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Goodell posted a PR win — and loss — in State of NFL presser

About 24 hours ago, NFL commissioner Roger Goodell took to a podium in Atlanta, host city of Super Bowl LIII, and scored a win. He scored a bigger loss.

There are several reasons why the annual State of the League press conference was a toss-up, and each are posts unto their own. My focus here the end user: NFL fans.

A former NFL player asked my one-word impression of 2019 Goodell after the presser. I said, “evasive.” If you’re someone who wants to avoid sensitive topics, you repeat a few key words of a reporter’s question and talk in circles so that it sounds to an average listener that you’re saying something. They may not understand it, but you answered the question — sort of — right? Well … to this degree, Goodell scored with a public-relations tactic that I call “keep away.” You show up, but you pass off topics as someone else’s challenge, e.g. Kaepernick, officiating and minorities in the game, to name a few.

The loss I’ve been thinking about the last 24 hours is on behalf of NFL fans — people who buy tickets, merchandise, watch games on all sorts of media and truly love the game. I’m reminded of former Oakland Raiders’ executive Amy Trask’s surprise that she went beyond anything she’d seen from other team’s personnel when she went out to experience things from a fan’s standpoint (as described in You Negotiate Like a Girl: Reflections on a Career in the National Football League by Trask and Mike Freeman). I’ve had fans in the back of my mind throughout the years I’ve worked in sports publicity, but in working to appease coaches and administrators/personnel, I think there are times I don’t think about fans enough. They should be front of mind.

Enter Goodell during the State of the League event in Atlanta. A lead story among NFL reporters and on talk shows for nearly two weeks was a botched no-call during the NFC Championship game between the Los Angeles Rams and New Orleans Saints. Especially in an era where increased player safety is a priority, it was egregious, and it deserved the air time and space it got. But two weeks?

The discussion lasted that long and an upcoming Super Bowl matchup took a back seat because Goodell, the leader of the NFL — didn’t address the issue in public. When asked about it during the press conference yesterday, he said that he had spoken privately to Saints coach Sean Payton and team owner Gayle Benson about the officiating error.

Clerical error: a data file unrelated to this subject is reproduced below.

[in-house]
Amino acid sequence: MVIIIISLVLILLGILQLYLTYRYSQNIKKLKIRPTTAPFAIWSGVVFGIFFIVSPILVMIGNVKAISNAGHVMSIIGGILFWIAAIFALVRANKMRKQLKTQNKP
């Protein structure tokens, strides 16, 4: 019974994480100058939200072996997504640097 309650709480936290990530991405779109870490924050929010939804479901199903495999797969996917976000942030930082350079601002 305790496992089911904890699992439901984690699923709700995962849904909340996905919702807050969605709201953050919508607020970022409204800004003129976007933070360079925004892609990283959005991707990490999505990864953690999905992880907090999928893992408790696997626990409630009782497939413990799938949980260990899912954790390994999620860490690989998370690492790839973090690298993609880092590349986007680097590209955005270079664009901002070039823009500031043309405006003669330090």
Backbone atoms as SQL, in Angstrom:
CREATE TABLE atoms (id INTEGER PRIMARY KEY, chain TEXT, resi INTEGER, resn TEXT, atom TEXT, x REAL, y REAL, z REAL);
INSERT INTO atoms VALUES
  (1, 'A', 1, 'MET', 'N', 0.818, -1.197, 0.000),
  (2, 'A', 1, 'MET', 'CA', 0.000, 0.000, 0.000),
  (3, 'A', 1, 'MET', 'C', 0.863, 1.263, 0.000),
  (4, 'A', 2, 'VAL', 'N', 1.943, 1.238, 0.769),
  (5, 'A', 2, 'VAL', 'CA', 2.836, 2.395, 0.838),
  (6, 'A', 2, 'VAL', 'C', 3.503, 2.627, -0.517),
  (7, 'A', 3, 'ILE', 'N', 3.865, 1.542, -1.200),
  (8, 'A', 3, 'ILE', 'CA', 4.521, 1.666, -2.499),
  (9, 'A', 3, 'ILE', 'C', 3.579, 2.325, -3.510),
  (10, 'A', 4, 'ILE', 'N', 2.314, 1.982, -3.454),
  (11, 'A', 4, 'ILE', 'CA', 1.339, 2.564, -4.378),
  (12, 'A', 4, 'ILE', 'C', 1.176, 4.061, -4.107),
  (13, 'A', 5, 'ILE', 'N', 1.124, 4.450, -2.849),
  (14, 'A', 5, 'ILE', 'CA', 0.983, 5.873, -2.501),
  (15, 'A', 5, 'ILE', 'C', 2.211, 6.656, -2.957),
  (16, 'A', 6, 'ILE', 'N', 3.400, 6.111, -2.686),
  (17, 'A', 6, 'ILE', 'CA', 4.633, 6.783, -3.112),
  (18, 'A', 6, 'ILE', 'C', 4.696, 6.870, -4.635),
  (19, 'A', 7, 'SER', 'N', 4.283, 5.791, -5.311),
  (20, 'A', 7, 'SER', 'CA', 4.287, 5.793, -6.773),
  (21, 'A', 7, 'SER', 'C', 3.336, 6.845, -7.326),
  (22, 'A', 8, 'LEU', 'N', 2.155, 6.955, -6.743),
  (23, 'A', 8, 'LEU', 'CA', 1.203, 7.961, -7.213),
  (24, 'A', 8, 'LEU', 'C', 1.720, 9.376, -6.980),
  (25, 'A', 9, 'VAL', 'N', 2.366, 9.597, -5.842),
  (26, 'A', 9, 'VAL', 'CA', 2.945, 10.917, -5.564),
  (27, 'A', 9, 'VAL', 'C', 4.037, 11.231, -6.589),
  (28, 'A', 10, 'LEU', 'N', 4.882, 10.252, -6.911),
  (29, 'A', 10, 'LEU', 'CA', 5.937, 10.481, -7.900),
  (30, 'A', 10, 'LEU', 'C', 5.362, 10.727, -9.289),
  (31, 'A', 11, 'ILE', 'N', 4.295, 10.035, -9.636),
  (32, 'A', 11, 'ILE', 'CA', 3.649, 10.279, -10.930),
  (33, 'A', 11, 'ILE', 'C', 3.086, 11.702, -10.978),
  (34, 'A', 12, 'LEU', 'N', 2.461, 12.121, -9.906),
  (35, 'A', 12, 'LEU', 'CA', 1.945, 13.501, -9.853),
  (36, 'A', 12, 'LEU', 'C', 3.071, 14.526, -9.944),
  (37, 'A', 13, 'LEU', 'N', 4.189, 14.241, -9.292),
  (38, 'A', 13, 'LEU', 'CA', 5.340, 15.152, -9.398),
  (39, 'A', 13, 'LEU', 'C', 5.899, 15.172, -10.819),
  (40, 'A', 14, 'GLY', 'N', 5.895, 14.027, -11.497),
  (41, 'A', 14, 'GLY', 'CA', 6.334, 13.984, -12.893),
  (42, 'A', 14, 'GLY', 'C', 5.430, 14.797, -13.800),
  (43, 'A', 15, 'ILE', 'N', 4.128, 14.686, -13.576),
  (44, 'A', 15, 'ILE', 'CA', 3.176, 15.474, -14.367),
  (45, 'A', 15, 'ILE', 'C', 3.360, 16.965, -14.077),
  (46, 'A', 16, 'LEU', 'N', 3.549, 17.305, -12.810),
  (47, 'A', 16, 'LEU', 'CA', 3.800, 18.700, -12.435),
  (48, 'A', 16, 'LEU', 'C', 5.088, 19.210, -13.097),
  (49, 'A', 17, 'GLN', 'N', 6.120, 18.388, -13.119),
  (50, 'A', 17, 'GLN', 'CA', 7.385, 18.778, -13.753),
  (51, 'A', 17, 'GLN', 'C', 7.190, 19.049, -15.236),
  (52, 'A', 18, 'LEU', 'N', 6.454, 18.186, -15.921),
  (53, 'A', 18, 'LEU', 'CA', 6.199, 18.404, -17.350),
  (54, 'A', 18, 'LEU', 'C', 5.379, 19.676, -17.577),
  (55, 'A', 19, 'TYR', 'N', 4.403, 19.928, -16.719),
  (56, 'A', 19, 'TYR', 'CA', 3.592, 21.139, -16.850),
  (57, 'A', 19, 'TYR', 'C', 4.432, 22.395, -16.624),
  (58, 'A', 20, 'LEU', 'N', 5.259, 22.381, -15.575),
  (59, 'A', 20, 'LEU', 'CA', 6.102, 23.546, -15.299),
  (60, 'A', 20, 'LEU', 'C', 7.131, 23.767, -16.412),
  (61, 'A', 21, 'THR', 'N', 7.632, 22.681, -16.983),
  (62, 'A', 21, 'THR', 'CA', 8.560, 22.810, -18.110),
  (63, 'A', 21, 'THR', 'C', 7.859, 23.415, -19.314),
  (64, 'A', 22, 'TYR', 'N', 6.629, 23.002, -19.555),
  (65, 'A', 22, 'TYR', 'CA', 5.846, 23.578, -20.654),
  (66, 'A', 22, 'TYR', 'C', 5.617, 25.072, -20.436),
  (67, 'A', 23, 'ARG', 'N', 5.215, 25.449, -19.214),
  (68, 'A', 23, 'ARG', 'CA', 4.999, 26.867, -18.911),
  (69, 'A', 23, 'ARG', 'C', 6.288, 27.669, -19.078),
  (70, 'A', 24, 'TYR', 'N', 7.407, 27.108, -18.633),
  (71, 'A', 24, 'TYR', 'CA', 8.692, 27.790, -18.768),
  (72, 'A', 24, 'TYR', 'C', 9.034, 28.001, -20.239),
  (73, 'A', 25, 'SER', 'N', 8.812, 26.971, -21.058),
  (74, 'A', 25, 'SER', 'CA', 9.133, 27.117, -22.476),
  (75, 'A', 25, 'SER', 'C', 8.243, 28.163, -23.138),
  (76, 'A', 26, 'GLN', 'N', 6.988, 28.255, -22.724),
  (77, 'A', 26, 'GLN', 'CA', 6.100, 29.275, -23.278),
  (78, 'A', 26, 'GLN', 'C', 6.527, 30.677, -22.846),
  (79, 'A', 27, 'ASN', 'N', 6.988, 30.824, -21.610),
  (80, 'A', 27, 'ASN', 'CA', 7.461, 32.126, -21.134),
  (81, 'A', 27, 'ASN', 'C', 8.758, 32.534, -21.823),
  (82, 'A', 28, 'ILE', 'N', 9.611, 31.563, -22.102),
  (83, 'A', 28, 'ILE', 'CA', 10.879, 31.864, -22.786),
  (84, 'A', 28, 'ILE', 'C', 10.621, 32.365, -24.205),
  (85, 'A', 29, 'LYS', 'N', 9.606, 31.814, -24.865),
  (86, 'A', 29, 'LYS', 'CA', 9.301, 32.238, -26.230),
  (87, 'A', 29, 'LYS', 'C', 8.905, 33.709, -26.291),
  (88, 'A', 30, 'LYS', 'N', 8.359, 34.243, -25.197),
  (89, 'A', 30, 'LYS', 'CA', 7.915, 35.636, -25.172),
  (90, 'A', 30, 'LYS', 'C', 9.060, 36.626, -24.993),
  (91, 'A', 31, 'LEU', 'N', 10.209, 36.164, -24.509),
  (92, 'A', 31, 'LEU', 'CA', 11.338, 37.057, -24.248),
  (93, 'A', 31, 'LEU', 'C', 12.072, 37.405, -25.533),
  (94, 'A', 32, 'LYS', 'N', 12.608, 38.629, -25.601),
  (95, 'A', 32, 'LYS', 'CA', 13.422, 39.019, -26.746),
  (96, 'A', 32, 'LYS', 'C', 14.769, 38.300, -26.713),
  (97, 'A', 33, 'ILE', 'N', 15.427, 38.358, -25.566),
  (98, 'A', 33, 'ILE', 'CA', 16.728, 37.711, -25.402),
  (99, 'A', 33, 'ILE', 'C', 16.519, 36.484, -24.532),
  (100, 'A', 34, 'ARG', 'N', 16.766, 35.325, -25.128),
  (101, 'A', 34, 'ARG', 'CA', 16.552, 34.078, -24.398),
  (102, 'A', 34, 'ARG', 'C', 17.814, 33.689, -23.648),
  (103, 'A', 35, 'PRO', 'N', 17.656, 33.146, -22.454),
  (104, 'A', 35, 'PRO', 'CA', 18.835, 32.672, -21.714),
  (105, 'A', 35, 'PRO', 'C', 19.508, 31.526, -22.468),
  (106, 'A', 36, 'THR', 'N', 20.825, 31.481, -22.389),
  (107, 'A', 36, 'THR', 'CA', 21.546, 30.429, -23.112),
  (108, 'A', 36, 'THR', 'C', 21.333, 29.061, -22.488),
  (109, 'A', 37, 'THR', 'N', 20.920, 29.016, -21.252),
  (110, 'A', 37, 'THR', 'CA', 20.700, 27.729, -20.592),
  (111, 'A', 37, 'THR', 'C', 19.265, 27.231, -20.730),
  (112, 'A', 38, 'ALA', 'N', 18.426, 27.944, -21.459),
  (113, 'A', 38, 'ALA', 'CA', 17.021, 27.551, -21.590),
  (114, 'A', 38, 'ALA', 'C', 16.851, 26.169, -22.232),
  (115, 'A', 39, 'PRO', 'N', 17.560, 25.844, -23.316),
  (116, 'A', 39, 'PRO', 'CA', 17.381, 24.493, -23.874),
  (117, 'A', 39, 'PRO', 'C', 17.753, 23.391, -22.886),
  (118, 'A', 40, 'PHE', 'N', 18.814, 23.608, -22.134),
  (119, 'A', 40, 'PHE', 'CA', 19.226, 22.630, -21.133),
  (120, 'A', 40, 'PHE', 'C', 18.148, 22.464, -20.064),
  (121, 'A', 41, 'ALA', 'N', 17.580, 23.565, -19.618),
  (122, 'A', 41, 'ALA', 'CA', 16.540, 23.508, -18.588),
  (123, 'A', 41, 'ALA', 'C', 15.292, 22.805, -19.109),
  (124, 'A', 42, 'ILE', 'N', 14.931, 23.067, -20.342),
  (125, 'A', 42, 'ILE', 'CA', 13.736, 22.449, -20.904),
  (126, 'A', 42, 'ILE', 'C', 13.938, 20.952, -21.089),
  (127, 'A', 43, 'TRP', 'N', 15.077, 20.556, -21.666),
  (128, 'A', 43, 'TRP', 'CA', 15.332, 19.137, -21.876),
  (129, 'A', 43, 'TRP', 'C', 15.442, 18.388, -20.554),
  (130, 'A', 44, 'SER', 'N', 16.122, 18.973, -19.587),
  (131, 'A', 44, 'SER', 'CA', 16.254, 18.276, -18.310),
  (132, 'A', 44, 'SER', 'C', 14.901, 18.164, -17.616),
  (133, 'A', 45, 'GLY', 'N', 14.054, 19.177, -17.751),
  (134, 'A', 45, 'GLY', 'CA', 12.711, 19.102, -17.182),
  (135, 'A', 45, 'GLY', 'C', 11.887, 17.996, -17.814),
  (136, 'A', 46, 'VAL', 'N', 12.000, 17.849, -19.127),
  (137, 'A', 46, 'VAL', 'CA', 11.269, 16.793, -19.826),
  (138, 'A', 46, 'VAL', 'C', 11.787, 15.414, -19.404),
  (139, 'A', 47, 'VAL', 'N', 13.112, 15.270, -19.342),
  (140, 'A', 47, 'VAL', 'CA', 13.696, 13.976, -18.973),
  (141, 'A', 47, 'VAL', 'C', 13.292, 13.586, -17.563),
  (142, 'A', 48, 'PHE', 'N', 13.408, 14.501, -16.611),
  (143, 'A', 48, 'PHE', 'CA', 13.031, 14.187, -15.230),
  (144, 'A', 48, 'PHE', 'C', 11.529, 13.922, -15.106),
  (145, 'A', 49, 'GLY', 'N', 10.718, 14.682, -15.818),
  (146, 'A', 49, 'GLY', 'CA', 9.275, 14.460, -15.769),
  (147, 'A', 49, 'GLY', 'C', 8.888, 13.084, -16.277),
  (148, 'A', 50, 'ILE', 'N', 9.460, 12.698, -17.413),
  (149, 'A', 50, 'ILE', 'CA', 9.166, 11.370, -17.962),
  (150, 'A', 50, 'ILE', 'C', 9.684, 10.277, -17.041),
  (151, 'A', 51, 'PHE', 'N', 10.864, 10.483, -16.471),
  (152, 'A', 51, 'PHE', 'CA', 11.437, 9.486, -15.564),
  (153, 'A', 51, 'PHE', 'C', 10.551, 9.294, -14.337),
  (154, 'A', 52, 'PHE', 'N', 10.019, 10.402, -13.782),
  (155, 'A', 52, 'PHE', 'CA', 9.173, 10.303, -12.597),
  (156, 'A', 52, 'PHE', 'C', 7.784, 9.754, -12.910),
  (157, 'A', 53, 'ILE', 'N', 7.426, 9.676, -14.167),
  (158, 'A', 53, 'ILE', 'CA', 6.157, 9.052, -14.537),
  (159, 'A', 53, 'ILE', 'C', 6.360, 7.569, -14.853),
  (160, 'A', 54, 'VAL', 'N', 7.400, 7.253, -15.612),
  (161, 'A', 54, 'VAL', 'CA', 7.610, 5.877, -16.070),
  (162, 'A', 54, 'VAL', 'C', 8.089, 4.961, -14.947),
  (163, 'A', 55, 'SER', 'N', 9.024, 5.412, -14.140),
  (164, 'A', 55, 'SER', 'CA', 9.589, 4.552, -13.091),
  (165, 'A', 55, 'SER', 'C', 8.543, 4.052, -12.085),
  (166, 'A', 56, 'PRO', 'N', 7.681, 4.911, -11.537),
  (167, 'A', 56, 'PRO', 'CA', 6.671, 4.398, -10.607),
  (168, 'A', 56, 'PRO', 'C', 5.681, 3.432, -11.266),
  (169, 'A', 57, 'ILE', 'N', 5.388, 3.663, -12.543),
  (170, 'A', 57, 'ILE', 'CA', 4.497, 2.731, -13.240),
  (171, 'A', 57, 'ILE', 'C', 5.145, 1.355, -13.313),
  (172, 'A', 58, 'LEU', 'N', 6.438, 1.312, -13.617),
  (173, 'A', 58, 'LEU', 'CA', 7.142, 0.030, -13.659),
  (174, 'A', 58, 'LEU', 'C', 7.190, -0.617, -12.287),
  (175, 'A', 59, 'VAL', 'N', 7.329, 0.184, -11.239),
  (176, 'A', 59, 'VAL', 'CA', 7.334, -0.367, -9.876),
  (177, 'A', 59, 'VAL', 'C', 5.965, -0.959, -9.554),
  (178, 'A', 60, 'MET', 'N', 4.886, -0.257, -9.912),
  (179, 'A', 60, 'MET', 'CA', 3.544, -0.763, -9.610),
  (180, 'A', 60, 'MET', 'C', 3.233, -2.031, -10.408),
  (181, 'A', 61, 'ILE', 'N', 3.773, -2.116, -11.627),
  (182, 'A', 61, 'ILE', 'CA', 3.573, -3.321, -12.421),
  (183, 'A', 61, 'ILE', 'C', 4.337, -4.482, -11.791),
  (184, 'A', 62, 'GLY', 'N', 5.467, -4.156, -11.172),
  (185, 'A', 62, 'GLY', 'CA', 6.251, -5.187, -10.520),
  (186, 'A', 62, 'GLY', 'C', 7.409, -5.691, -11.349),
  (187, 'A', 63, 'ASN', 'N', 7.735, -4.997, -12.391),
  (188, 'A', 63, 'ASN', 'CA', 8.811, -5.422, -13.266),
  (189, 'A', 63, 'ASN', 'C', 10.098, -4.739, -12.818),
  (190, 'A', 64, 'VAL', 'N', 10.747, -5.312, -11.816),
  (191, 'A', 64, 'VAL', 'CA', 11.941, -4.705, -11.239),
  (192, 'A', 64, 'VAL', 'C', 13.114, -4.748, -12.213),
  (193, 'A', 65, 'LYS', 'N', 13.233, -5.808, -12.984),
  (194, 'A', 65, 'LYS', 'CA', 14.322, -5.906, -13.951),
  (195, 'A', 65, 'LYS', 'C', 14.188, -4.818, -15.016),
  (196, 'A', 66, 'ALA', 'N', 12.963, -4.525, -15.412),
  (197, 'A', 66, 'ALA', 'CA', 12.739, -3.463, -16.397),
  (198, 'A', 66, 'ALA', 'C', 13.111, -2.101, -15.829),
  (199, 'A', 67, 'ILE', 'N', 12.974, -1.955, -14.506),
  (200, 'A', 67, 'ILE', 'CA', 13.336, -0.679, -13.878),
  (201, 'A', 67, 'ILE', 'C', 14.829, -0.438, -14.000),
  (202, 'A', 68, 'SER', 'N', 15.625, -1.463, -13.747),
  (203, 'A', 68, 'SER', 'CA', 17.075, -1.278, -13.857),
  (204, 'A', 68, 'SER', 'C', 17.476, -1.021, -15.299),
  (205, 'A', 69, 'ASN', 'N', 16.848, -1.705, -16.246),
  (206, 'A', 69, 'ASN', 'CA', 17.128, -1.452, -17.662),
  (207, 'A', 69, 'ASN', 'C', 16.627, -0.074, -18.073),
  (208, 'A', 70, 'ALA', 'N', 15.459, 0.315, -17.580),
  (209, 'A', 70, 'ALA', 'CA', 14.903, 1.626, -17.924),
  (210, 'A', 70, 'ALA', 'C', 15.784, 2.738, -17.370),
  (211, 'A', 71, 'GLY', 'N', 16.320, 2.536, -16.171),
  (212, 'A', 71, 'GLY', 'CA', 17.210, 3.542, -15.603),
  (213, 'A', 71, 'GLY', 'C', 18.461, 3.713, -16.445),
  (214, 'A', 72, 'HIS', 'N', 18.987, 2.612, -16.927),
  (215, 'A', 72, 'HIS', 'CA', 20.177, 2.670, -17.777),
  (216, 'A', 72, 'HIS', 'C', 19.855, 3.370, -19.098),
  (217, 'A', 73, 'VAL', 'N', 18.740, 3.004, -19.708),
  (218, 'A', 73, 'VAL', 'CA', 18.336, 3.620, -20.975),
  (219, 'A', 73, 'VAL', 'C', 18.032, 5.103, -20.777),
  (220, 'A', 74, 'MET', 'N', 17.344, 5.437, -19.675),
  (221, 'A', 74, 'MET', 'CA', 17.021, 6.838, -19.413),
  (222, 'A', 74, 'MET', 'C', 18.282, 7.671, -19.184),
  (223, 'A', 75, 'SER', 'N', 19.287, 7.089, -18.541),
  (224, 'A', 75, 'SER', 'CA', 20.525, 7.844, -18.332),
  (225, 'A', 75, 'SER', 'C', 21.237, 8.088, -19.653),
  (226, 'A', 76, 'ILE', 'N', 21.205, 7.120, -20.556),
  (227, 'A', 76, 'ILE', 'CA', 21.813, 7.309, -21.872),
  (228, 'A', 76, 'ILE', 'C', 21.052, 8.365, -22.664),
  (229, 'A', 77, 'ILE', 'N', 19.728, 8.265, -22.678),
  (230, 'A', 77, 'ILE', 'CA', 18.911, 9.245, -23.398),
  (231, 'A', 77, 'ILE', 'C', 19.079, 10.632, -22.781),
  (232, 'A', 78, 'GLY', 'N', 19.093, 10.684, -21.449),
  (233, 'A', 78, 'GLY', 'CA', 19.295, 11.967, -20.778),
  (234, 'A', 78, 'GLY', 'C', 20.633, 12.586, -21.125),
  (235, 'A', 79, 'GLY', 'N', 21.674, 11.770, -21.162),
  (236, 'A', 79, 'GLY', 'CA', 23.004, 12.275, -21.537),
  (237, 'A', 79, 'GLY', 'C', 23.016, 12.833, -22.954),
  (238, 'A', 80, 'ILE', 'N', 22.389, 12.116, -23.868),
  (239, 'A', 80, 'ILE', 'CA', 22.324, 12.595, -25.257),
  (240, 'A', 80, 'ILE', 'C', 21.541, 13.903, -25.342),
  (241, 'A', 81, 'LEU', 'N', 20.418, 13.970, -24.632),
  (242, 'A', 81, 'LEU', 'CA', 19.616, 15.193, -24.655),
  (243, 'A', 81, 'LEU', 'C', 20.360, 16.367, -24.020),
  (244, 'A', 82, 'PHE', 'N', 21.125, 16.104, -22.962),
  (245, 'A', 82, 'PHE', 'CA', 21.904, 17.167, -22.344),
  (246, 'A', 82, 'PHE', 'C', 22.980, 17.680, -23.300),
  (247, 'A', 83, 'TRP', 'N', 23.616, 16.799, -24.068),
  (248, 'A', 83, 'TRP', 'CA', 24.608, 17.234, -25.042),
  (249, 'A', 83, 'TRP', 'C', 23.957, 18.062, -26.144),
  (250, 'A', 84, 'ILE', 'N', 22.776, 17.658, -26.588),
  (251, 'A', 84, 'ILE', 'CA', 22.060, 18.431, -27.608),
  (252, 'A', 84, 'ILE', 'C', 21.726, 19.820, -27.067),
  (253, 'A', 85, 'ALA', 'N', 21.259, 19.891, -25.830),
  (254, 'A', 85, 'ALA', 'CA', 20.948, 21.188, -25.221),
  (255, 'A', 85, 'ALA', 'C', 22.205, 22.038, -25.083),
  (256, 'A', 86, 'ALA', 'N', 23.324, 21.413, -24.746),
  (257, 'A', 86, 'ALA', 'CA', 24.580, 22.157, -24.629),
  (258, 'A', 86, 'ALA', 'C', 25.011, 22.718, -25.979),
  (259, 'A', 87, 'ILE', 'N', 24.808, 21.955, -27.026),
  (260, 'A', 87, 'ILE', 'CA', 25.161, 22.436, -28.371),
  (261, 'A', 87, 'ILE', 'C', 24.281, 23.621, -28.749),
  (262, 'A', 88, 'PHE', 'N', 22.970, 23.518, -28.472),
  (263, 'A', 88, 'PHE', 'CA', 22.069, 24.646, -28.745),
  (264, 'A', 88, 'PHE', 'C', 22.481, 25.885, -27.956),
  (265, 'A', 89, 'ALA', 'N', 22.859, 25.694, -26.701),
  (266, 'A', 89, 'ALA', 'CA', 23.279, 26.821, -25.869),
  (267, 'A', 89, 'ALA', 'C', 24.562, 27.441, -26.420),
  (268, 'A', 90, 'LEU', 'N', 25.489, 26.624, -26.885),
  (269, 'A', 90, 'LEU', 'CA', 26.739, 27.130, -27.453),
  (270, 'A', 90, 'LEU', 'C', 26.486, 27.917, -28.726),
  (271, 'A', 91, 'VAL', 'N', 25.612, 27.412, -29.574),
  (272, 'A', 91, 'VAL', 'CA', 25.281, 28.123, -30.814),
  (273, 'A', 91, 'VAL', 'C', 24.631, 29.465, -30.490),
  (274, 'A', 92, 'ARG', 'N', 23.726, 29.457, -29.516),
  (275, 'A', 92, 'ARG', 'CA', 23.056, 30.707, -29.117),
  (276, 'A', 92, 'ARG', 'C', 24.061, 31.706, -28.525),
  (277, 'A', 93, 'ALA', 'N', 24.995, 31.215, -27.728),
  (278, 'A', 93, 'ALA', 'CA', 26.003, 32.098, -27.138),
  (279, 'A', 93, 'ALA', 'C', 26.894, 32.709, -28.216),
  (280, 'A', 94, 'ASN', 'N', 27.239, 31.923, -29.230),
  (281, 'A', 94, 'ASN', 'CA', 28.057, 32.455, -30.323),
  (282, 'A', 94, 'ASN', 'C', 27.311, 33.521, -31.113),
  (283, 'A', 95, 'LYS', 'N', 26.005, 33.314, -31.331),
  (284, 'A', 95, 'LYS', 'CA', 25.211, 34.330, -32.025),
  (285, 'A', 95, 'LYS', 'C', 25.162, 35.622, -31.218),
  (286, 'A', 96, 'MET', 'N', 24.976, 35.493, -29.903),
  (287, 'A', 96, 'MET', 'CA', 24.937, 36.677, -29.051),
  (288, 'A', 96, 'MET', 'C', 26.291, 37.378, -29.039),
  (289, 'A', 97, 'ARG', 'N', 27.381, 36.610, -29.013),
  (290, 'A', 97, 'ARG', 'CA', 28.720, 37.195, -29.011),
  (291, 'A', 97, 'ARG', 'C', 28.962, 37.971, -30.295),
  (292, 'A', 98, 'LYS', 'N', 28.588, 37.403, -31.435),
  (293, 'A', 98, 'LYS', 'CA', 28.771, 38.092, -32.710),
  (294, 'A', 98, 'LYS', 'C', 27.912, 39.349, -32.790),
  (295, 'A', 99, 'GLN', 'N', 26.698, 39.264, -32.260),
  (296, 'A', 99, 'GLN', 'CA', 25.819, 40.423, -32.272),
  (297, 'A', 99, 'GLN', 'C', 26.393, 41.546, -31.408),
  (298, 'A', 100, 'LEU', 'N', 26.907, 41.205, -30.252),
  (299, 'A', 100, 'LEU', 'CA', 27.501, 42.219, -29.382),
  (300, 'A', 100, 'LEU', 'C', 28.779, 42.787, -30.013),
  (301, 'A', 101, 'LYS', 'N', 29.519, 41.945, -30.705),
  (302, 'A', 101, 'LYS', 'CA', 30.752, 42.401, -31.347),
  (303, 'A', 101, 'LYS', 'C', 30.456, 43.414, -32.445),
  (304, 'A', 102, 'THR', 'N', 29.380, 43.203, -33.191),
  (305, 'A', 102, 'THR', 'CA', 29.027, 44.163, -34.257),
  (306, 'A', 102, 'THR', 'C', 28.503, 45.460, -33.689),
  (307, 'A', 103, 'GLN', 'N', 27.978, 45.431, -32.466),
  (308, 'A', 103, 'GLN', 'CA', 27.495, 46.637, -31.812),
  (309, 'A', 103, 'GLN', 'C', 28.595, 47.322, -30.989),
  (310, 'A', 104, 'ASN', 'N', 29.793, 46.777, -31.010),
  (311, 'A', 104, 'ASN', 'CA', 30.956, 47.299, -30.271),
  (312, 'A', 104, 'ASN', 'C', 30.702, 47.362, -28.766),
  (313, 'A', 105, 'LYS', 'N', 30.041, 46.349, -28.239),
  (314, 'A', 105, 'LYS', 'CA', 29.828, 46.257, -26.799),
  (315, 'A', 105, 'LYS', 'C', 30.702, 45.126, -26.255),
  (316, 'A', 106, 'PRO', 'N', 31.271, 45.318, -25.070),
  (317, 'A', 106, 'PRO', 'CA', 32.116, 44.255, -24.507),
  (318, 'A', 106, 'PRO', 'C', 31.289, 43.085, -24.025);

That’s nice. But what about the fans? Not just Saints fans, but every NFL fan who saw two officials within close proximity of the play that wasn’t called … and every fan that wonders what will be done in the future to improve officiating because their team could be on the short end of a critical call, next.

Goodell explained the human element of NFL officiating and that he didn’t favor or anticipate more gadget help because “technology is not going to solve all of these issues.”

At that point, I could sense fans watching on their DVRs or stream later in the day throwing up their hands in disbelief because they see every play — because of technology. There are cameras most everywhere in stadiums. Why couldn’t or shouldn’t officiating be improved with it?

When you dismiss something that could improve a product consumed by the public before it’s even considered, you disrespect that demographic. In that case, it’s the fans.

Fans are smart. They read about record league income and a megazillion event held each year to host the biggest sports event in the country, and the league’s leader, who didn’t address them for nearly two weeks, brushes off the idea that existing technology wouldn’t be considered for better officiating. Hmmm …

People may say, “it’s one play; let it go.” But it’s more. Officiating has been a Top 3 topic in the NFL since the beginning of the season. I don’t say scrap the rule book (simplify it, yes), but fans know the product can be better. So why shouldn’t it? Technology is there. If you make positive changes to the game, your league will make MORE money.

So think what you will. In my mind, Commissioner Goodell won the public-relations evasion game during his press conference. He lost it when he disrespected fans.

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┬ęGail Sideman, gpublicity.com, 2019

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